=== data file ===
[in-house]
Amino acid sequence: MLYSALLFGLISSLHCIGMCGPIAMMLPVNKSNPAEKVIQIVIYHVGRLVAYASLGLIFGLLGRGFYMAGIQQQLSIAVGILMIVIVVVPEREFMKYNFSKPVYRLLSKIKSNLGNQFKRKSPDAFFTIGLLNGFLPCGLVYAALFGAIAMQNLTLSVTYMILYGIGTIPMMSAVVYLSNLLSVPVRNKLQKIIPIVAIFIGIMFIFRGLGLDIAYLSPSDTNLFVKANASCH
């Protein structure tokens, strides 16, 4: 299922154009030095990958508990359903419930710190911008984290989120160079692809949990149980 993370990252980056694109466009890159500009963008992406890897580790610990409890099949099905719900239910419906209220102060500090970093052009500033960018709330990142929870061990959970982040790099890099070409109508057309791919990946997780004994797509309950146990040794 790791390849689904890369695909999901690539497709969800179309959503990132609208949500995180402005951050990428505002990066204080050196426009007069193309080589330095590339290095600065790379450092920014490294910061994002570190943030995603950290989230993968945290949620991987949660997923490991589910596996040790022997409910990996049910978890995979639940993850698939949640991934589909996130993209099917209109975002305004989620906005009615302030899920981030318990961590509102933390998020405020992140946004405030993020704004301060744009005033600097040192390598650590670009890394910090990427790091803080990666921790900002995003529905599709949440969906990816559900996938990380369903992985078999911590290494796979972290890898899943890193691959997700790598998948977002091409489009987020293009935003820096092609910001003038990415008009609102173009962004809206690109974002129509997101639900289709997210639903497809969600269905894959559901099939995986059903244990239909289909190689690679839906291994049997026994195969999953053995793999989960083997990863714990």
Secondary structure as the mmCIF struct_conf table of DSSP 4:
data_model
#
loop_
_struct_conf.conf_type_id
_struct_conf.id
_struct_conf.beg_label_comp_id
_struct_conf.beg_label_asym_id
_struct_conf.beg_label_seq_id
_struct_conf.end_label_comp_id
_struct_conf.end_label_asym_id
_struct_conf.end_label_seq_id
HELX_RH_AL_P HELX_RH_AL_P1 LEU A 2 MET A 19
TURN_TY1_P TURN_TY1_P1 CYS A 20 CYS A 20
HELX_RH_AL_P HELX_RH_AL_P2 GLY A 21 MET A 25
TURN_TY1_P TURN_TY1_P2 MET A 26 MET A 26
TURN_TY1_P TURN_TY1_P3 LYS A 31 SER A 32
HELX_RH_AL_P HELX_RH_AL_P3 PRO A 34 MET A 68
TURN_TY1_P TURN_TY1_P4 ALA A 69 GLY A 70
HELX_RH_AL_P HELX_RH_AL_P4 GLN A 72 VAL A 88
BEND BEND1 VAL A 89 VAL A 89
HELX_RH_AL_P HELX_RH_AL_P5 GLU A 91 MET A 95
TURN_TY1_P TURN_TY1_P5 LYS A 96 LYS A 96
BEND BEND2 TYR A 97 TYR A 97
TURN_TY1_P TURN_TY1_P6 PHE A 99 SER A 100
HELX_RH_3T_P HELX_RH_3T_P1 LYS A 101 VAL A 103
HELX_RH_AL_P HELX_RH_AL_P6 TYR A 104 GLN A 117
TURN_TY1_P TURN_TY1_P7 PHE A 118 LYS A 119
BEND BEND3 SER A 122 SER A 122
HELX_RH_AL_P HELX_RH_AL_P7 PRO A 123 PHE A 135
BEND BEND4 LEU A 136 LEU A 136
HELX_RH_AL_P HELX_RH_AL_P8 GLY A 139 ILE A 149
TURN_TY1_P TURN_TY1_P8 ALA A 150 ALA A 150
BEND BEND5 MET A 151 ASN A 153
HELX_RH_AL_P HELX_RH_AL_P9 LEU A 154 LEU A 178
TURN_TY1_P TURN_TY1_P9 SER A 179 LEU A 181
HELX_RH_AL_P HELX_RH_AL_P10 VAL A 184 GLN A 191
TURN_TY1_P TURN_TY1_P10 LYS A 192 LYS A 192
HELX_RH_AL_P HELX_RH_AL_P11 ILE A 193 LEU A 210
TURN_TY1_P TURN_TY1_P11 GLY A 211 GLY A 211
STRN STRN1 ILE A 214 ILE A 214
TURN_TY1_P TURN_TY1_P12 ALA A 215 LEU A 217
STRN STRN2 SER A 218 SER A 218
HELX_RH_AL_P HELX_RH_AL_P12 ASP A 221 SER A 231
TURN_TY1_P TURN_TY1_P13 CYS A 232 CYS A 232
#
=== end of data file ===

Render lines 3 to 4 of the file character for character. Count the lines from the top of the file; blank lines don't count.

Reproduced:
């Protein structure tokens, strides 16, 4: 299922154009030095990958508990359903419930710190911008984290989120160079692809949990149980 993370990252980056694109466009890159500009963008992406890897580790610990409890099949099905719900239910419906209220102060500090970093052009500033960018709330990142929870061990959970982040790099890099070409109508057309791919990946997780004994797509309950146990040794 790791390849689904890369695909999901690539497709969800179309959503990132609208949500995180402005951050990428505002990066204080050196426009007069193309080589330095590339290095600065790379450092920014490294910061994002570190943030995603950290989230993968945290949620991987949660997923490991589910596996040790022997409910990996049910978890995979639940993850698939949640991934589909996130993209099917209109975002305004989620906005009615302030899920981030318990961590509102933390998020405020992140946004405030993020704004301060744009005033600097040192390598650590670009890394910090990427790091803080990666921790900002995003529905599709949440969906990816559900996938990380369903992985078999911590290494796979972290890898899943890193691959997700790598998948977002091409489009987020293009935003820096092609910001003038990415008009609102173009962004809206690109974002129509997101639900289709997210639903497809969600269905894959559901099939995986059903244990239909289909190689690679839906291994049997026994195969999953053995793999989960083997990863714990």
Secondary structure as the mmCIF struct_conf table of DSSP 4: